Social & Communications Trends with MUCK RACK & SHORTY AWARDS CEO, Greg Galant
Nov 19 2020
Social & Communications Trends with MUCK RACK & SHORTY AWARDS CEO, Greg Galant
For today’s episode, I sat down for the second time with Greg Galant, co-founder, and CEO of Muck Rack. A lot has changed in the year since we last spoke. Muck Rack was already important to PR specialists and journalists, but with the onset of the pandemic, they’ve seen their use by journalists explode, with their online portfolio tool now being used over a million times per month.  Journalists are also benefiting from the release of Muck Rack Trends, which allows users to track how stories are being reported in the media in real-time.Greg is also the founder of the Shorty Awards for social media and the Shorty Social Good Awards, which has developed into a master class on cause campaigns. Today, having a social purpose is the cost of admission for brands, and it goes way beyond the Corporate Social Responsibility (CSR) of years past. Greg believes that “Social good is the only marketing that matters now.” The companies that thrive over the long run now will be those that successfully pivot to having a mission.Greg and I caught up on new and exciting trends in social media, how he and his companies have weathered and thrived during the storm of COVID19 and what to expect from this year’s Shorty Social Good Awards. I always enjoy speaking to Greg; he is deeply steeped in the worlds of social media and communications and is overall a dynamic and fascinating entrepreneur who never seems to stop hustling. To my delight, Greg also recently re-launched his podcast Venture Voice and kicked it off with an interview with none other than Mark Cuban. So definitely be sure to check out Greg’s podcast Venture Voice and please enjoy this wide-ranging conversation with Greg Galant.-----Produced by Simpler Media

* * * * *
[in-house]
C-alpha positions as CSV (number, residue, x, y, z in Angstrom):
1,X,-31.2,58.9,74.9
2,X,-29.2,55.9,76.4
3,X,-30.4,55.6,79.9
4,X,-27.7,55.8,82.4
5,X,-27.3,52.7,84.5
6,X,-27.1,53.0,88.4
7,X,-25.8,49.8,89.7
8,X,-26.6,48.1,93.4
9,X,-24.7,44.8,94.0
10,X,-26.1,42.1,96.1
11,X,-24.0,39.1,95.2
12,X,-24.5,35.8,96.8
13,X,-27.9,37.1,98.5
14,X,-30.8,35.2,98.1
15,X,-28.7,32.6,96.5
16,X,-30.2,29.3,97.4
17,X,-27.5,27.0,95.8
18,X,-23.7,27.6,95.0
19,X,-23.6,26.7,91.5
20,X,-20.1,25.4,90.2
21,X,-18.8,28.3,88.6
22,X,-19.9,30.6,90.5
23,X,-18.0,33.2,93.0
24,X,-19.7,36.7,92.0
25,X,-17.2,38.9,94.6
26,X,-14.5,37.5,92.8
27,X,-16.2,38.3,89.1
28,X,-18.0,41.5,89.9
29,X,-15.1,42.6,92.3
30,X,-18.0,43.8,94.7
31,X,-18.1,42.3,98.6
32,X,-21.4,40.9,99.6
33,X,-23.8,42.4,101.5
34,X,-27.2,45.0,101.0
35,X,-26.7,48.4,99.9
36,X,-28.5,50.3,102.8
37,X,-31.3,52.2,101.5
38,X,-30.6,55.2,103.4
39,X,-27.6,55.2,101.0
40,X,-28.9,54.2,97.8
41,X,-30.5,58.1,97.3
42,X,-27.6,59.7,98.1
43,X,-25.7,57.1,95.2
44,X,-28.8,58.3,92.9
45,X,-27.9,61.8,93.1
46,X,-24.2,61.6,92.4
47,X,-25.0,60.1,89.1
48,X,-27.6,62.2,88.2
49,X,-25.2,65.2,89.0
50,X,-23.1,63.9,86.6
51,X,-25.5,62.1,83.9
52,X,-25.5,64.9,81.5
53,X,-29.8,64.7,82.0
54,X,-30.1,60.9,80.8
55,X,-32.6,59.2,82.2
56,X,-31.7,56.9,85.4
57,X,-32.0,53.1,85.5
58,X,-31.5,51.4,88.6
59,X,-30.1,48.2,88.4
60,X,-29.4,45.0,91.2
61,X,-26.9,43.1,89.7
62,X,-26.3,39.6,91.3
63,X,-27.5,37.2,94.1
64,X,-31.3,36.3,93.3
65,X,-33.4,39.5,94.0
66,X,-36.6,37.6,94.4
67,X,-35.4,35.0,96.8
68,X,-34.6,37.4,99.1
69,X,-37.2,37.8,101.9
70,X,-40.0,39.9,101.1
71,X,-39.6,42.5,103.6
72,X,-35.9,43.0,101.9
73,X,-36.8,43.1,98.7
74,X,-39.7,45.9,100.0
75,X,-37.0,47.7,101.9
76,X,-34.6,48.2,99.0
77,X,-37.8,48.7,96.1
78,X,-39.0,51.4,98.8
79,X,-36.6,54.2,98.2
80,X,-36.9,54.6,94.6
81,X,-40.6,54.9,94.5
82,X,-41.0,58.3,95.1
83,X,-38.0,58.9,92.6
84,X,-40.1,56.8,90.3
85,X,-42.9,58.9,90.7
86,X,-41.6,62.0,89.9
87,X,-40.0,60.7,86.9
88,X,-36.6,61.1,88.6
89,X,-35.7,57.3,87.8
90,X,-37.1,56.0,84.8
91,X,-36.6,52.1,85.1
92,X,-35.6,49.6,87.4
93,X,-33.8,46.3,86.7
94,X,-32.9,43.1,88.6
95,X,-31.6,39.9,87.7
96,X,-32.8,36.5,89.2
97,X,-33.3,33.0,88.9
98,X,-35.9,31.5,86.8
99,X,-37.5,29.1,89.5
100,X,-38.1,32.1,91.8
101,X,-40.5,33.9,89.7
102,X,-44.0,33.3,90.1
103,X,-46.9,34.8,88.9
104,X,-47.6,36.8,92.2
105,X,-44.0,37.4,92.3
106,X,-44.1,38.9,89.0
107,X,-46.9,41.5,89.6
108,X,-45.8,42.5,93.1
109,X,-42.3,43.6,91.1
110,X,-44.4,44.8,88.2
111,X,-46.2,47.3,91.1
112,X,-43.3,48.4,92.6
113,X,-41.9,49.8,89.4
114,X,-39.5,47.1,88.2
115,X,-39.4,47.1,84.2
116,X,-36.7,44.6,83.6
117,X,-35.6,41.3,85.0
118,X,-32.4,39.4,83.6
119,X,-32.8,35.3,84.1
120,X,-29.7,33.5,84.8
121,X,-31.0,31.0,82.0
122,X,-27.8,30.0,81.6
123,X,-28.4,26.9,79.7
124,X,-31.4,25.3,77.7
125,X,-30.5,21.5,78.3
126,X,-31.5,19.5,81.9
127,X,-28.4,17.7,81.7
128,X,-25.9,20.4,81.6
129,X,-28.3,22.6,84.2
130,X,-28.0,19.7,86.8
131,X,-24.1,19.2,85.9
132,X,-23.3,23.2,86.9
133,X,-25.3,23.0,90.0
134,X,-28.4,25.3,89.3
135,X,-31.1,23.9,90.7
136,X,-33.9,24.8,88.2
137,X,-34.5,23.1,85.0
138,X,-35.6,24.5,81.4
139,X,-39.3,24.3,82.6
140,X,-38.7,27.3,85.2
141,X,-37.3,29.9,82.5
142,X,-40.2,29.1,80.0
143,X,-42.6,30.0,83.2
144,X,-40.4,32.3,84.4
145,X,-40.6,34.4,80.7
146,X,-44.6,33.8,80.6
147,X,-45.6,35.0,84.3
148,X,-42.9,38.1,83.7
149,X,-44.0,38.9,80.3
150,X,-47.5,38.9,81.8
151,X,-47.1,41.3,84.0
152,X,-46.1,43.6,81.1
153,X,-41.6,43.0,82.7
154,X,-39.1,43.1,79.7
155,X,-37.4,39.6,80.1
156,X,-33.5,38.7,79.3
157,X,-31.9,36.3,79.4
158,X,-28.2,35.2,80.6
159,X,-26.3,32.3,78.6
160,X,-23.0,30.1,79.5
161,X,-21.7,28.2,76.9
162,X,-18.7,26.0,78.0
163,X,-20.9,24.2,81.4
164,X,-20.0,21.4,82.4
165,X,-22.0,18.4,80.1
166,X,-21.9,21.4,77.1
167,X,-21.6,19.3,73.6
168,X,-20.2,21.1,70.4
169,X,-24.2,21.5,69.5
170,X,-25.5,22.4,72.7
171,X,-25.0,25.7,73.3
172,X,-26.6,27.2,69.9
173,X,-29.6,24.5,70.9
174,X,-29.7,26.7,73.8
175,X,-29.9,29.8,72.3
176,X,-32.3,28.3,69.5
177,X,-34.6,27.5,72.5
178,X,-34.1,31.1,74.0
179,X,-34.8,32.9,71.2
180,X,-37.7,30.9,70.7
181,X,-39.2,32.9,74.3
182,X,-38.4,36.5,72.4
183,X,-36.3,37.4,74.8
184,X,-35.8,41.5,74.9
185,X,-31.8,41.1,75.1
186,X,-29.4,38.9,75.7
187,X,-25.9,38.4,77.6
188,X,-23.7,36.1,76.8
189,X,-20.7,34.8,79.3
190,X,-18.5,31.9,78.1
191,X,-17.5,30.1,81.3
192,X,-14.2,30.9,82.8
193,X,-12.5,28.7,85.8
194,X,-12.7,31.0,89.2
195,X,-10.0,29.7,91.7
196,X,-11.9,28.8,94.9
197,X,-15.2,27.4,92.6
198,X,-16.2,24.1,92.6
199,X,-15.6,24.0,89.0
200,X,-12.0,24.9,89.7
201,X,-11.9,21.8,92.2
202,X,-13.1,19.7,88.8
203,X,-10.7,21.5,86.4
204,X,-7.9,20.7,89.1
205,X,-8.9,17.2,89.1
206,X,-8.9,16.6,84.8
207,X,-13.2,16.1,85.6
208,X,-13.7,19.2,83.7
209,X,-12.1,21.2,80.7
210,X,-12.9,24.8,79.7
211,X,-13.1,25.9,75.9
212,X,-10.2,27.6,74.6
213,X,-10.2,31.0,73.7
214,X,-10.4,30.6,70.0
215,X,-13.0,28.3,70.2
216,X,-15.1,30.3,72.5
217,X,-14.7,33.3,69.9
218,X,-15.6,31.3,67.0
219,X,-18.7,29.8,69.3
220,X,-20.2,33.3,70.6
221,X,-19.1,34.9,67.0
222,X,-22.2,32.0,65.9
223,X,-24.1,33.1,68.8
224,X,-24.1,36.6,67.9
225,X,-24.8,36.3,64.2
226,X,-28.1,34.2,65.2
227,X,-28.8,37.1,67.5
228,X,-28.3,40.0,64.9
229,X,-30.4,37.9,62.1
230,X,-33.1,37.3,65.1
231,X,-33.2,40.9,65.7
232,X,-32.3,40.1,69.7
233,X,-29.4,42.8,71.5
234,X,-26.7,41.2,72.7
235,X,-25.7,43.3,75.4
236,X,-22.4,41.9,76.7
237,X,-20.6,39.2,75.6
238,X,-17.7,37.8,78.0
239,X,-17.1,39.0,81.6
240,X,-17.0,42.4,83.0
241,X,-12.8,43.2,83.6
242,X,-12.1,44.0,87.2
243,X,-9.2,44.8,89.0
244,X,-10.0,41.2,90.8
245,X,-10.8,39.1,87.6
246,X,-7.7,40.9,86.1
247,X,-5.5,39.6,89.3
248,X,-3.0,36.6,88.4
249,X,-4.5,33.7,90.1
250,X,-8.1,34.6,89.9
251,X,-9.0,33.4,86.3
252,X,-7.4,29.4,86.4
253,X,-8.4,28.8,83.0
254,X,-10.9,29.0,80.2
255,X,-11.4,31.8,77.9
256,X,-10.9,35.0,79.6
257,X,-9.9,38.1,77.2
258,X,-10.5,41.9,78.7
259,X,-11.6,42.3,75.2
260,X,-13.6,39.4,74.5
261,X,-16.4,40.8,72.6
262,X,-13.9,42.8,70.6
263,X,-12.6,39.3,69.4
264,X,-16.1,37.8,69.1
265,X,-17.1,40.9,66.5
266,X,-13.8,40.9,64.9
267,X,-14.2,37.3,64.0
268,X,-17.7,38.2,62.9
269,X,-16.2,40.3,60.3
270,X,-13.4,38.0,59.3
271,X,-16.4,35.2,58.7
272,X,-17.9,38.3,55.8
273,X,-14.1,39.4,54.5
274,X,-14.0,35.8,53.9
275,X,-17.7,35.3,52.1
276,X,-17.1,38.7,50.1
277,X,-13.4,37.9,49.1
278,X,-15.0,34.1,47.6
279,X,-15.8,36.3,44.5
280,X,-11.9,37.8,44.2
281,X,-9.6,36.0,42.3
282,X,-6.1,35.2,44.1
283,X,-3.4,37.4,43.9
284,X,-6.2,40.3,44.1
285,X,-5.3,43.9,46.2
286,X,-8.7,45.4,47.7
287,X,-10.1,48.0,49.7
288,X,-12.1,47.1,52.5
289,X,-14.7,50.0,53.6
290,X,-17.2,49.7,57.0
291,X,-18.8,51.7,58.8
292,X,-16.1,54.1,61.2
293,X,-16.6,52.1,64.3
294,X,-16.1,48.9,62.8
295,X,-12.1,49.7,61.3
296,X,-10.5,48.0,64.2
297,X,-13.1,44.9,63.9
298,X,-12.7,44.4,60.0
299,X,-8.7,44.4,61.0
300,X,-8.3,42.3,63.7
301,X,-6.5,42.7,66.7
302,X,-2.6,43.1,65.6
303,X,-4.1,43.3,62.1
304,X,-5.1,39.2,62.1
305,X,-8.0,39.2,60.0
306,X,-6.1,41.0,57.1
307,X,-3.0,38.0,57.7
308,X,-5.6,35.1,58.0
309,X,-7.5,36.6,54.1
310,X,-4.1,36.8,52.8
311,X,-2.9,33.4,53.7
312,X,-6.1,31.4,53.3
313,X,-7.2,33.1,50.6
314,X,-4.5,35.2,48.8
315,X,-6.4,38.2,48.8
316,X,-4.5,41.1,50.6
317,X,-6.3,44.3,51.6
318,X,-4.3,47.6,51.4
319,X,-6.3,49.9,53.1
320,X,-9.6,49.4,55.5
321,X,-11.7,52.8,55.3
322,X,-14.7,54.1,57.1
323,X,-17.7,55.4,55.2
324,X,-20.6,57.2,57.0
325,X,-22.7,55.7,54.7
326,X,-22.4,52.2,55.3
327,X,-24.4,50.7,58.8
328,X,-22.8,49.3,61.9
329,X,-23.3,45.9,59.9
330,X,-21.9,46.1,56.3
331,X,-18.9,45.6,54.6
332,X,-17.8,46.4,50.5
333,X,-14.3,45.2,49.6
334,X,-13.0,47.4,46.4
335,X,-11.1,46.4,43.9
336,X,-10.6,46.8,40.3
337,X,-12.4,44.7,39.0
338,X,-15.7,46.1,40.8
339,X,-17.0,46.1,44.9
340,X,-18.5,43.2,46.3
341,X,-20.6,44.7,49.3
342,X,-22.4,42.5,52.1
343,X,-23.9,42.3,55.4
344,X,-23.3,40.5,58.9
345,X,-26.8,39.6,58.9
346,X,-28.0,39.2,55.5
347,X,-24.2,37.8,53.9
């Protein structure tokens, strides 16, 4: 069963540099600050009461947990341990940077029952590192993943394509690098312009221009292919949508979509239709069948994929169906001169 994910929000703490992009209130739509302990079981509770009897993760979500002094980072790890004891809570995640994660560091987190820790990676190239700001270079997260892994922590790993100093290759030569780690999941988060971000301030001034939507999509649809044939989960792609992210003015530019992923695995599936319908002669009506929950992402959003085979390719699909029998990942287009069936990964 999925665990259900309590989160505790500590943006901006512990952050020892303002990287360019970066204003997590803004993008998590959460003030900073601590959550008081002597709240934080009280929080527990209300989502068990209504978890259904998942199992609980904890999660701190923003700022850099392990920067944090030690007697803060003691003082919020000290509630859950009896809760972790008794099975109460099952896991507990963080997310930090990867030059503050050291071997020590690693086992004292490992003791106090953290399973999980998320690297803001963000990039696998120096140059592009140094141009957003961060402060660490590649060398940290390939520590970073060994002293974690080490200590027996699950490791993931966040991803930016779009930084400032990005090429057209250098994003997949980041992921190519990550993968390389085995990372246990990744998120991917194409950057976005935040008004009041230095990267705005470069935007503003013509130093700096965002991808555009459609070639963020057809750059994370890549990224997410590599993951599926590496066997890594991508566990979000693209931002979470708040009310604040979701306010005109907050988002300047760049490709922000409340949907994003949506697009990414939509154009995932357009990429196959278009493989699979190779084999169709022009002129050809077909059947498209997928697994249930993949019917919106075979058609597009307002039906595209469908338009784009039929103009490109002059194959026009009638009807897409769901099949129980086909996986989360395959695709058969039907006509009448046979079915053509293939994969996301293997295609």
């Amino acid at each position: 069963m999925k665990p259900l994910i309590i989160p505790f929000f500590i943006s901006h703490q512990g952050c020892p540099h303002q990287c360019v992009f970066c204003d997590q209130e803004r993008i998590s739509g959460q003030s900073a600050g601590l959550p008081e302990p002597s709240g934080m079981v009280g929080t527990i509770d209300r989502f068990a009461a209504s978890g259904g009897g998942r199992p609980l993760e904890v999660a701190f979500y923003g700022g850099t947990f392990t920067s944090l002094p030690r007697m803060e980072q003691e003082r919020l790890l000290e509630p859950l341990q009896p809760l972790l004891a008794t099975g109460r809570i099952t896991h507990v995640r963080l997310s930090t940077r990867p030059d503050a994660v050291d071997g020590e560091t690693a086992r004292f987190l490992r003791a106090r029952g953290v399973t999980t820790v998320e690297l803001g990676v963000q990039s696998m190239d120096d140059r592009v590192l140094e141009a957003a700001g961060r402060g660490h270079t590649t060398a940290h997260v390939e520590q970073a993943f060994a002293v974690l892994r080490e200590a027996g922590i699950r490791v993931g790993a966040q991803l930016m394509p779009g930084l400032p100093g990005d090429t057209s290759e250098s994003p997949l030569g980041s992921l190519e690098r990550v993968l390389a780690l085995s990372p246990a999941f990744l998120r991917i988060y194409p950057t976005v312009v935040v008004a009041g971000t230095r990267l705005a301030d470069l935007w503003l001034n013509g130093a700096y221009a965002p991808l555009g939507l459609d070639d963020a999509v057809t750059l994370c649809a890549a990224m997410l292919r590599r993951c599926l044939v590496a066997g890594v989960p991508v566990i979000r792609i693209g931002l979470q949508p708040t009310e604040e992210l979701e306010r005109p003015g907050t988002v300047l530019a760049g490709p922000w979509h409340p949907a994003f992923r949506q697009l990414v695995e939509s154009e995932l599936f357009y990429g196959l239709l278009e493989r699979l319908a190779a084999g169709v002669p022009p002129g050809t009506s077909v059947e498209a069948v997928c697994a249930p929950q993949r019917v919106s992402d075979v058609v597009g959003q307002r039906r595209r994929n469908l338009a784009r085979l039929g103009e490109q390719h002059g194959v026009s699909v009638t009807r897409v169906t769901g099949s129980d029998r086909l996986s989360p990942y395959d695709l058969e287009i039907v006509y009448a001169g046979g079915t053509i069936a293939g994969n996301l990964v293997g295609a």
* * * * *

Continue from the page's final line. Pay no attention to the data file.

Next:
Origin Stories: Dave Phinney, ORIN SWIFT Founder, Rockstar of Wine
Jul 23 2020
Origin Stories: Dave Phinney, ORIN SWIFT Founder, Rockstar of Wine